A Retiring Attitude

 |  April 30, 2010

Not long ago I read letters in the ‘Your Say’ section of Chiang Mai Citylife from several readers bemoaning the fact that they have not been able to find Thai people to have intelligent conversations with about any subject more interesting than what they have eaten lately. It is a common complaint. I wondered about this since I have no problem having fulfilling conversations with my Thai friends, as well as with market ladies, taxi drivers, and even my golf caddies. So what is the difference?

Typically, Thais are quite up to date on topics as wide-ranging as current events to the latest Thai and Korean soap opera stars. Those old men arguing at the local watering hole are not always talking about who is better, Man U or Liverpool. They could be pontificating on which colour shirt they should support, or whether the movie Avatar is really about Lord Krishna or not, or how karma works, or the etymology of a Thai slang word, or even how many varieties of mangoes they can name. All the above are conversation topics that I have heard or been part of recently. But for some reason this does not come across to the typical expat here.

Thais have conversation topics that they discuss with their casual acquaintances. But most of these revolve around food and the weather. Sort of exactly the way it is in any culture. Thais especially don’t reveal their true feelings to just anyone. They have to feel close and trusting. Unlike in the quite informal west, this usually doesn’t happen in Thai relationships until people have known each other for many years.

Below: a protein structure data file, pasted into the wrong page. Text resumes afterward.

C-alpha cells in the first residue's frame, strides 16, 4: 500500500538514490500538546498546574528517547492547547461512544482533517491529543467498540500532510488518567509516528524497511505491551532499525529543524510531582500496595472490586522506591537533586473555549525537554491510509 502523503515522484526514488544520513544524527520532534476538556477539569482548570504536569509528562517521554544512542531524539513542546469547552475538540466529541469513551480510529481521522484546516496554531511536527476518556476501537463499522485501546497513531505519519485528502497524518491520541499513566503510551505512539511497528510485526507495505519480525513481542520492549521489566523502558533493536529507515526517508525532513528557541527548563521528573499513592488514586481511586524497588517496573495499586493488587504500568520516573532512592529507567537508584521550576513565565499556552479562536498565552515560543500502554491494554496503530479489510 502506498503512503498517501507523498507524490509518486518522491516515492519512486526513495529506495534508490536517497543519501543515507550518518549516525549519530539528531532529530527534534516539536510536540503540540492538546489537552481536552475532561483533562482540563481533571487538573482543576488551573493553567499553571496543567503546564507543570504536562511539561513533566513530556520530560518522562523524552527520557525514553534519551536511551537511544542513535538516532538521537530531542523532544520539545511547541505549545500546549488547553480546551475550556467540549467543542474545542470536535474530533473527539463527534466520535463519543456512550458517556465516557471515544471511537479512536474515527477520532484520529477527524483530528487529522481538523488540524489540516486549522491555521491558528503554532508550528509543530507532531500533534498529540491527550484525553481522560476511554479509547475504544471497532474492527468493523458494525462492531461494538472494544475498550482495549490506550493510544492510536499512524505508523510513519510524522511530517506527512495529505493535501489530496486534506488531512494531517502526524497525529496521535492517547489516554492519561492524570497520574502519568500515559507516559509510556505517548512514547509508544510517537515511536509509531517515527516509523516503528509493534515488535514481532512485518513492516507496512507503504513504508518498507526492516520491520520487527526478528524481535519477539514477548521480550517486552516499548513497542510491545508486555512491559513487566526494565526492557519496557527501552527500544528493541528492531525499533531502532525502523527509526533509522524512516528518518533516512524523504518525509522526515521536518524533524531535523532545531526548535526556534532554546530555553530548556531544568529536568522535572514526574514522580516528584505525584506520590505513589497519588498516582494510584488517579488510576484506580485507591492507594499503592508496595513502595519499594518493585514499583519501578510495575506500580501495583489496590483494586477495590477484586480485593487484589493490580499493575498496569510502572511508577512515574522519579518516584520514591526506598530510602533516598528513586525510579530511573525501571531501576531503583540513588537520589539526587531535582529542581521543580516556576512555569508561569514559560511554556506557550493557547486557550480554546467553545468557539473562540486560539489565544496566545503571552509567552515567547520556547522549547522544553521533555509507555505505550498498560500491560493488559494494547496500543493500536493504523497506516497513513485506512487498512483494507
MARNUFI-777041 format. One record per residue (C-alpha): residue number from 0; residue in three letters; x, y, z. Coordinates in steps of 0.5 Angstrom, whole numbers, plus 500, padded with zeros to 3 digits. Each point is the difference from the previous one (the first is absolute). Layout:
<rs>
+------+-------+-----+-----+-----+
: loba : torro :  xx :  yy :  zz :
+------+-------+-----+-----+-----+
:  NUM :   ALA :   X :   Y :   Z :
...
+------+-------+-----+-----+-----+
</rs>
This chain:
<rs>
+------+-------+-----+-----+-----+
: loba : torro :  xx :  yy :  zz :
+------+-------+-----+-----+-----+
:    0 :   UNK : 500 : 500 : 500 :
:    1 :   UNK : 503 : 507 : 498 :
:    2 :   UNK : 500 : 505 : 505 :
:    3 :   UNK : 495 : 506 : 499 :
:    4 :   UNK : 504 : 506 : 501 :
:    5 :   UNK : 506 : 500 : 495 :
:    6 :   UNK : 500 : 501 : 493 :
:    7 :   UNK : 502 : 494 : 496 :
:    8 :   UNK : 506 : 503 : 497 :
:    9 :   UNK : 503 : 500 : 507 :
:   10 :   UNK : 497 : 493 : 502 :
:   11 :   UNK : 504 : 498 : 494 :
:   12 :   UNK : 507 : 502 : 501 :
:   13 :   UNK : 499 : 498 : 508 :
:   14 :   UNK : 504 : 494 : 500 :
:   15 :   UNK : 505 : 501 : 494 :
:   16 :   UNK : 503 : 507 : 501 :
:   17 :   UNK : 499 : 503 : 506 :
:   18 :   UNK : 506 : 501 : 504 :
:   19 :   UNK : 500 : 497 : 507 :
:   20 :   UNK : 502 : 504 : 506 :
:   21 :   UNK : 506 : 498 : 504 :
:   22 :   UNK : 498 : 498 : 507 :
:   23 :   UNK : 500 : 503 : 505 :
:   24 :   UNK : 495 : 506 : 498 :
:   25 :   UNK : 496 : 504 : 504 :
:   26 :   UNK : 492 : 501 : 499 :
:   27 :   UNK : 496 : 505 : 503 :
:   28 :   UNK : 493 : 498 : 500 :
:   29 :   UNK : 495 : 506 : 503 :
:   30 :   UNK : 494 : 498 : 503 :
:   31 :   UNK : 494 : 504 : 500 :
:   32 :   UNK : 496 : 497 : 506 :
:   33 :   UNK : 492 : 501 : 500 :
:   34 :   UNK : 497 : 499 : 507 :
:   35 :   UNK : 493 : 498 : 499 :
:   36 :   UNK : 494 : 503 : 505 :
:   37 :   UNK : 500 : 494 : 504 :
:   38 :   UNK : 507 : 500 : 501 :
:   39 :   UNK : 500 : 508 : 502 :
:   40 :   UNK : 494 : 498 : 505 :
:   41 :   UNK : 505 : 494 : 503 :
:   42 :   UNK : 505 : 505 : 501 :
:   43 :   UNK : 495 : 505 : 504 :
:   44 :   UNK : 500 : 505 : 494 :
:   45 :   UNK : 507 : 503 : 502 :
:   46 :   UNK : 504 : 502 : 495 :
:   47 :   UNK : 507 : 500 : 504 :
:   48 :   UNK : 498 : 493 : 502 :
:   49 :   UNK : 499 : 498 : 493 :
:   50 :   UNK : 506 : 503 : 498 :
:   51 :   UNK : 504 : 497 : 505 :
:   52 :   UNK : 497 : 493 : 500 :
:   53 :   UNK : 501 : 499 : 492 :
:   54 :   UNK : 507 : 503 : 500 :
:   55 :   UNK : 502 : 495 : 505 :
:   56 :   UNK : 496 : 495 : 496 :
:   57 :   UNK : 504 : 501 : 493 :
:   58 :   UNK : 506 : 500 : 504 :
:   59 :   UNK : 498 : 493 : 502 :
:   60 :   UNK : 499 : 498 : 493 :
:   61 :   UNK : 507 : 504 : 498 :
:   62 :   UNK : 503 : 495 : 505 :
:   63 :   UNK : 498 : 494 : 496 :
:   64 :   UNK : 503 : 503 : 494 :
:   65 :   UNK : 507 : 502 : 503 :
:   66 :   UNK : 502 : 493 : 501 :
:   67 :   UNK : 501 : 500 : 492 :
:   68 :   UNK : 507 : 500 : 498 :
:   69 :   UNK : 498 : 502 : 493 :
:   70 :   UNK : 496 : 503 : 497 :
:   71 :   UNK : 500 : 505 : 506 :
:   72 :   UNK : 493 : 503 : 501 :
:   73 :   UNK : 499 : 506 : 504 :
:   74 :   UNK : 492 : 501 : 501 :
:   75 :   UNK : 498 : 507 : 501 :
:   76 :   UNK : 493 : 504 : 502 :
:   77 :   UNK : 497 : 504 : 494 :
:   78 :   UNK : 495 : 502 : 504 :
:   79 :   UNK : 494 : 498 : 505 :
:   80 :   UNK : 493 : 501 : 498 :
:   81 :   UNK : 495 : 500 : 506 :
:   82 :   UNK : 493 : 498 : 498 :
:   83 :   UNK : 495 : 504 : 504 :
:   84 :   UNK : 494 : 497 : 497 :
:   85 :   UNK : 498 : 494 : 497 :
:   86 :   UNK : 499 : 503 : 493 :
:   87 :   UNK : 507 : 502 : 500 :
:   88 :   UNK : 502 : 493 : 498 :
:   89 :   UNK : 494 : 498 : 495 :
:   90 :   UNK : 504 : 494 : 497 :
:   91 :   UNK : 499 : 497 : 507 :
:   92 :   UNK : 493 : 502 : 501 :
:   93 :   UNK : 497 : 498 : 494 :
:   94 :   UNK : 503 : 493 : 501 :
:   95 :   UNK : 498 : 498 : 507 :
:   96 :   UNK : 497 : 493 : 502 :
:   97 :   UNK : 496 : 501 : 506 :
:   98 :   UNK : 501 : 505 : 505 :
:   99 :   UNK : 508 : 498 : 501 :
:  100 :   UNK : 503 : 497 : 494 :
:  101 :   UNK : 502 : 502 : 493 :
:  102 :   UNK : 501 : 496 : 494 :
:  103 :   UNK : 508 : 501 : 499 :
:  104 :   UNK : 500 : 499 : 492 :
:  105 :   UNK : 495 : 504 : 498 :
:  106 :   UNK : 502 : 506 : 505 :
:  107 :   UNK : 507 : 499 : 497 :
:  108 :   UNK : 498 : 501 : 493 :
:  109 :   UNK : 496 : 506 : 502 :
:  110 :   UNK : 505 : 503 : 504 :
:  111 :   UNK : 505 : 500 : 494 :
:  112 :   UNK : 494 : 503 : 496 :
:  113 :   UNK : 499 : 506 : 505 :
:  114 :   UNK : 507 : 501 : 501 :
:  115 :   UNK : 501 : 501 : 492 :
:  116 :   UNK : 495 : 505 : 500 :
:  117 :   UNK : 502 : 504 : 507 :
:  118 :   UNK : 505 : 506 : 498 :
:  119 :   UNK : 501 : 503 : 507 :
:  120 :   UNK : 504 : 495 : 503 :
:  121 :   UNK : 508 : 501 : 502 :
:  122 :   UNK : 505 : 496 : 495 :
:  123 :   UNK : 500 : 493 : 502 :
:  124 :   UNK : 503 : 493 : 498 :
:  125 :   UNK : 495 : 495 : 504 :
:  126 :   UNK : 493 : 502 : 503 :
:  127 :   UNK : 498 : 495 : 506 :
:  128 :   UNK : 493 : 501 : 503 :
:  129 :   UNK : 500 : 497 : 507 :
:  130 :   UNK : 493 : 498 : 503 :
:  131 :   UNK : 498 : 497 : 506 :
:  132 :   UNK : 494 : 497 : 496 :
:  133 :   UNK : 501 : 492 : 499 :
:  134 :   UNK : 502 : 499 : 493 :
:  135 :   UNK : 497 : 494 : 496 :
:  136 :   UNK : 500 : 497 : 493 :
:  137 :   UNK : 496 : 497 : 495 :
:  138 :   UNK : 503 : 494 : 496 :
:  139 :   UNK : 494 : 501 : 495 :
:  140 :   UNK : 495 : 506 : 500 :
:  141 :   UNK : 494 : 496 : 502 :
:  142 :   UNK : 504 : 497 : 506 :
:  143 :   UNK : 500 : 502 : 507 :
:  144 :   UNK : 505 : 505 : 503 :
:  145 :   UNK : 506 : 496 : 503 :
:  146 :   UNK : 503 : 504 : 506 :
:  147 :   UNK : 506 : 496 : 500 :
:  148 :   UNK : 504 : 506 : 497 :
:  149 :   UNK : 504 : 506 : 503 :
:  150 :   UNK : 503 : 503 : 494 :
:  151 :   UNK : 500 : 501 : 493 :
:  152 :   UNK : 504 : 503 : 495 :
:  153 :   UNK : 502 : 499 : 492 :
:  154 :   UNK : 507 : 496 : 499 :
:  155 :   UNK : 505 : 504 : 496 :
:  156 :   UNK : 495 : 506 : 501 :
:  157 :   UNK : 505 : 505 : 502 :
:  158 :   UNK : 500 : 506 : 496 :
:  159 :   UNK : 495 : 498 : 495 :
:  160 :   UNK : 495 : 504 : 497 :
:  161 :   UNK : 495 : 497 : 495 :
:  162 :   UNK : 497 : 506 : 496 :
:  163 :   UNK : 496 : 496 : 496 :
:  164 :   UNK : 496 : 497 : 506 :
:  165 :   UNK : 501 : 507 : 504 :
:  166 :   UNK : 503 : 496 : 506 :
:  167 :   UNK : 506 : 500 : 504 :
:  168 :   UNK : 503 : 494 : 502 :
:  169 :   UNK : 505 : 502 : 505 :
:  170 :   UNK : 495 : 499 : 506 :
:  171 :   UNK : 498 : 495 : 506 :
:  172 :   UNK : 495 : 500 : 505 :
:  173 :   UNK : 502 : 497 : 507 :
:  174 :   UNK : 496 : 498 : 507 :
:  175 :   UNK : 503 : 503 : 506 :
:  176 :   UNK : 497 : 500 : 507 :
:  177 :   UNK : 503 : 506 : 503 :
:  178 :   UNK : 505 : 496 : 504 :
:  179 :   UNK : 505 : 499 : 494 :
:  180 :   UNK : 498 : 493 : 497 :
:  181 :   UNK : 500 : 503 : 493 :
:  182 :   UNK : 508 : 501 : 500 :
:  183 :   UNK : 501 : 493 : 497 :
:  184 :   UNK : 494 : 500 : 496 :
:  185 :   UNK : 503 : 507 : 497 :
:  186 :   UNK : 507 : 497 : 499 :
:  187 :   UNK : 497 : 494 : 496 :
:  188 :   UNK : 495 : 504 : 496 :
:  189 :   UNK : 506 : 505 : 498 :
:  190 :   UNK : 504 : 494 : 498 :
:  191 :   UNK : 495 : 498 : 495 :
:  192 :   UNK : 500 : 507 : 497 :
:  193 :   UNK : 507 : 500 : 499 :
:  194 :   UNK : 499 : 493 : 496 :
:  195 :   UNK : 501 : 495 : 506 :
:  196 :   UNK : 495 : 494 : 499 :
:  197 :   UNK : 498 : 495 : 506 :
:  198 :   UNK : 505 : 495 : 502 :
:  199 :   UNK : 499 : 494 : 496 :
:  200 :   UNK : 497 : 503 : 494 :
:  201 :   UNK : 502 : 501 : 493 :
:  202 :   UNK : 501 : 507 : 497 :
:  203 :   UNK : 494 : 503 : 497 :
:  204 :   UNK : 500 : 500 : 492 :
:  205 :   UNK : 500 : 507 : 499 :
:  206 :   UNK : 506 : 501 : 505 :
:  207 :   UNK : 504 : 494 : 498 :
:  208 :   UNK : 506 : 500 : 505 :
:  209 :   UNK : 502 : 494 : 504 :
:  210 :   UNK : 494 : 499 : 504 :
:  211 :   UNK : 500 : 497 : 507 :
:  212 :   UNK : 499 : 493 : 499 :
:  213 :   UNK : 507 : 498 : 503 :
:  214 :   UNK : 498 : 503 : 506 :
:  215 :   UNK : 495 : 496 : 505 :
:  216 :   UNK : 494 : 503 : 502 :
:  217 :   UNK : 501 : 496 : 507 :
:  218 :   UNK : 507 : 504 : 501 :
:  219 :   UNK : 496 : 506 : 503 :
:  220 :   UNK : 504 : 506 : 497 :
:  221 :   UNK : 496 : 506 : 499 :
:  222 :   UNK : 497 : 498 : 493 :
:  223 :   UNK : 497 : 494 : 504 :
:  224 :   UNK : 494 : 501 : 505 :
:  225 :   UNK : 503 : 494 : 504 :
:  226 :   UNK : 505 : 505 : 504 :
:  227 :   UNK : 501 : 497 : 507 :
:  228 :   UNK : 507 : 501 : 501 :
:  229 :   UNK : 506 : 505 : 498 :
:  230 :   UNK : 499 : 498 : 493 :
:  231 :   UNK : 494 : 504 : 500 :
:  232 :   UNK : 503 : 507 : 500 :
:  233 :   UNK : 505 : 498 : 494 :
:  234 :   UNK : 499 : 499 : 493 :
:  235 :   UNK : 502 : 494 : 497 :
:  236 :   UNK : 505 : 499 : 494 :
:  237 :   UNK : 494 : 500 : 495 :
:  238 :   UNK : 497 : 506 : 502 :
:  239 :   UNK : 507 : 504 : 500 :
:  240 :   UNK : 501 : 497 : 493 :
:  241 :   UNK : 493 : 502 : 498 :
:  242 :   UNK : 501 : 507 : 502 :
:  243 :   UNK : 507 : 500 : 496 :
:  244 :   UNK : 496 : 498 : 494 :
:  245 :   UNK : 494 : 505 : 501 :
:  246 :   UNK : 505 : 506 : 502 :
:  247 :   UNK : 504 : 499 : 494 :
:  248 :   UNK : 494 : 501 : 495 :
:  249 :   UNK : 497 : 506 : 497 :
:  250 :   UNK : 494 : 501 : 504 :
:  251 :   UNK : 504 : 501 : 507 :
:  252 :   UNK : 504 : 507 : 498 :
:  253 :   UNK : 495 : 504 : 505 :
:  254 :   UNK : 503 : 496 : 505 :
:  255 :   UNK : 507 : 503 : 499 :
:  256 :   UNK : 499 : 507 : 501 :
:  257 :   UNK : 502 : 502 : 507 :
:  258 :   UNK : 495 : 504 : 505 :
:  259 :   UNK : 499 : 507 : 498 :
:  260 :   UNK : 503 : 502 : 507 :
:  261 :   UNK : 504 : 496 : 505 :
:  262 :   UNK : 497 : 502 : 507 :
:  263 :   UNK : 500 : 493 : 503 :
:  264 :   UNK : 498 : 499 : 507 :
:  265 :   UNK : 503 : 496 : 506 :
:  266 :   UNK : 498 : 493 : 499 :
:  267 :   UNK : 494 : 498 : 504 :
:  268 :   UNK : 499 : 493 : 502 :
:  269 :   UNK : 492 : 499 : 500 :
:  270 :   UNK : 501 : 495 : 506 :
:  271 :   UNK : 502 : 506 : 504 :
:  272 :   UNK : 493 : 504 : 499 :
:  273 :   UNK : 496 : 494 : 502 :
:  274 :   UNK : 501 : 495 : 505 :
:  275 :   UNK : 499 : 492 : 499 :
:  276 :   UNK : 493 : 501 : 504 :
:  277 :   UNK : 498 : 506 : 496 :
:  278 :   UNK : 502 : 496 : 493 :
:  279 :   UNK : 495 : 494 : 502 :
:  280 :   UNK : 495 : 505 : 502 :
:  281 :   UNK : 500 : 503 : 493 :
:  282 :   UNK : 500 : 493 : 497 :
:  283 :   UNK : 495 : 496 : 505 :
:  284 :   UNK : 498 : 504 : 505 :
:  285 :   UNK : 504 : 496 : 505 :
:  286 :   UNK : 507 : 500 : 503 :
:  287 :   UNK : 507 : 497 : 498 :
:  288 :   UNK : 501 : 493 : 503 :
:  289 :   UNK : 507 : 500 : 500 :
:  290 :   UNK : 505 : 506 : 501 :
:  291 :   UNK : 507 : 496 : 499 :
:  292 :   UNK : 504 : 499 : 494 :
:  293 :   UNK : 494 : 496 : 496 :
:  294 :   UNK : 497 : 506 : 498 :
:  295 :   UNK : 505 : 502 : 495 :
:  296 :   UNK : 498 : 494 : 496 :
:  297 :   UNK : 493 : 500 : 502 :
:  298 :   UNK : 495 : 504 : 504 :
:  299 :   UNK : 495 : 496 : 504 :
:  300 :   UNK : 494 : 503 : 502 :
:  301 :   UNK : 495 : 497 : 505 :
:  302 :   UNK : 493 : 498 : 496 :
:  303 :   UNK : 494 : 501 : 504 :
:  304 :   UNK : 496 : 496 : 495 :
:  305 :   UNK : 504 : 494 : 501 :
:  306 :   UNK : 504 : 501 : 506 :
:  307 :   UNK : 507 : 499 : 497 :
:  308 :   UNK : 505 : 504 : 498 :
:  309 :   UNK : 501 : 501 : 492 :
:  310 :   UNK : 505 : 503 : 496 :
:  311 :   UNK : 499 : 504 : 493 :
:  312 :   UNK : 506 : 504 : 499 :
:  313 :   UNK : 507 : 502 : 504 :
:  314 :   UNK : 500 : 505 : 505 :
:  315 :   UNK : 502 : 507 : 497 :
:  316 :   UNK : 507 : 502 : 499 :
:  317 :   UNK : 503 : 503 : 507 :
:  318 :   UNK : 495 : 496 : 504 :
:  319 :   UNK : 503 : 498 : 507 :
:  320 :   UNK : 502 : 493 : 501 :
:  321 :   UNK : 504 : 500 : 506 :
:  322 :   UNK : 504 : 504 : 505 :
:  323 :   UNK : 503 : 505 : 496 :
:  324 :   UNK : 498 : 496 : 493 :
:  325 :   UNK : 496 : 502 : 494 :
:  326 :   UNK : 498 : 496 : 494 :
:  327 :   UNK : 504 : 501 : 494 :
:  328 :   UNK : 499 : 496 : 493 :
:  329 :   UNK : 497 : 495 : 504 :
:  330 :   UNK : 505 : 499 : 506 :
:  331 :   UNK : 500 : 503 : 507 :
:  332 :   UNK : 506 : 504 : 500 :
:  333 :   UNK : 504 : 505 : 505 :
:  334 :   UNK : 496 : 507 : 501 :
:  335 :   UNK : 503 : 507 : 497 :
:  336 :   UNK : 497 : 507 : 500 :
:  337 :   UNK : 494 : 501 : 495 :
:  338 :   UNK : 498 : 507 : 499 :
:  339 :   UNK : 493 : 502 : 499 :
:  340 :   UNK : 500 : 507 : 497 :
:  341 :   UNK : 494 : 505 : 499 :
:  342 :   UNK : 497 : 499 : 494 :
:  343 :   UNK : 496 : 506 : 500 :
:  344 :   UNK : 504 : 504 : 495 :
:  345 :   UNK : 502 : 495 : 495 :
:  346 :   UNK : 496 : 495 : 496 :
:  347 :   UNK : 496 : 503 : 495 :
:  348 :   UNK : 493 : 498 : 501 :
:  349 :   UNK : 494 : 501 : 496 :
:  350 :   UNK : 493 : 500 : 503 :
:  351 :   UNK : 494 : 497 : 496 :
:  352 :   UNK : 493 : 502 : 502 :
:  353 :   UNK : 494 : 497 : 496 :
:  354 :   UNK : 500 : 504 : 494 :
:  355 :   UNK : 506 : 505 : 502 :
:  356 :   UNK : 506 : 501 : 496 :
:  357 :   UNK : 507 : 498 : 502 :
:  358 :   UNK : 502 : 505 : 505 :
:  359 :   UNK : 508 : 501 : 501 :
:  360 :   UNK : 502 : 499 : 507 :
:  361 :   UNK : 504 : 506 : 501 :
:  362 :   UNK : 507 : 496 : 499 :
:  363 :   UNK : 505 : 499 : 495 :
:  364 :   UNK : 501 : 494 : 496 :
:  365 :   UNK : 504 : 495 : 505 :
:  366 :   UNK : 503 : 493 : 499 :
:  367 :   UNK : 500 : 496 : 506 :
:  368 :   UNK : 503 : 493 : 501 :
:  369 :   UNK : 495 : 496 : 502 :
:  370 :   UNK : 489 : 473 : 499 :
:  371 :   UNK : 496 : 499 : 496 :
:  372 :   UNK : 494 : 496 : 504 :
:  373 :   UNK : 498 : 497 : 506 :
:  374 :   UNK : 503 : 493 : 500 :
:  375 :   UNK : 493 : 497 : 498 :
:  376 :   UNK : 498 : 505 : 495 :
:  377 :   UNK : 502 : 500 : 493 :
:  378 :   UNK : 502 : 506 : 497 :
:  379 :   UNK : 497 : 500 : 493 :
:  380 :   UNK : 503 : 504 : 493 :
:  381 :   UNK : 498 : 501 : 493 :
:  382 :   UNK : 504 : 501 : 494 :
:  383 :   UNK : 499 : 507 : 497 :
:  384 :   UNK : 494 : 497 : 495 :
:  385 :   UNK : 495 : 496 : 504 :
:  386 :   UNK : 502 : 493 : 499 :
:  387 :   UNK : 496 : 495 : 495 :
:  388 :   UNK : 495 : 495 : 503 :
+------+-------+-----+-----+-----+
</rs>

But mostly it is the language. The majority of Thais I know, including good English speakers, and quite a few people who have spent years in the west, would rather speak in Thai when the topics get serious. So for those lamenting the paucity of good Thai conversationalists here, the solution is simple. Learn Thai. Well, maybe that’s not very simple. It will take some work. But as your Thai ability increases you’ll be surprised at how many good Thai conversationalists begin to emerge.

For further information about retiring to Thailand check out Hugh’s site www.retire2thailand.com.

Hugh’s advice for the month:
I knew an older Chinese immigrant woman who lived in New York’s Chinatown, and because she didn’t need to, she never learned to speak English. And she never once had an interesting and fulfilling conversation with any Americans. Learning the local language has lots of benefits.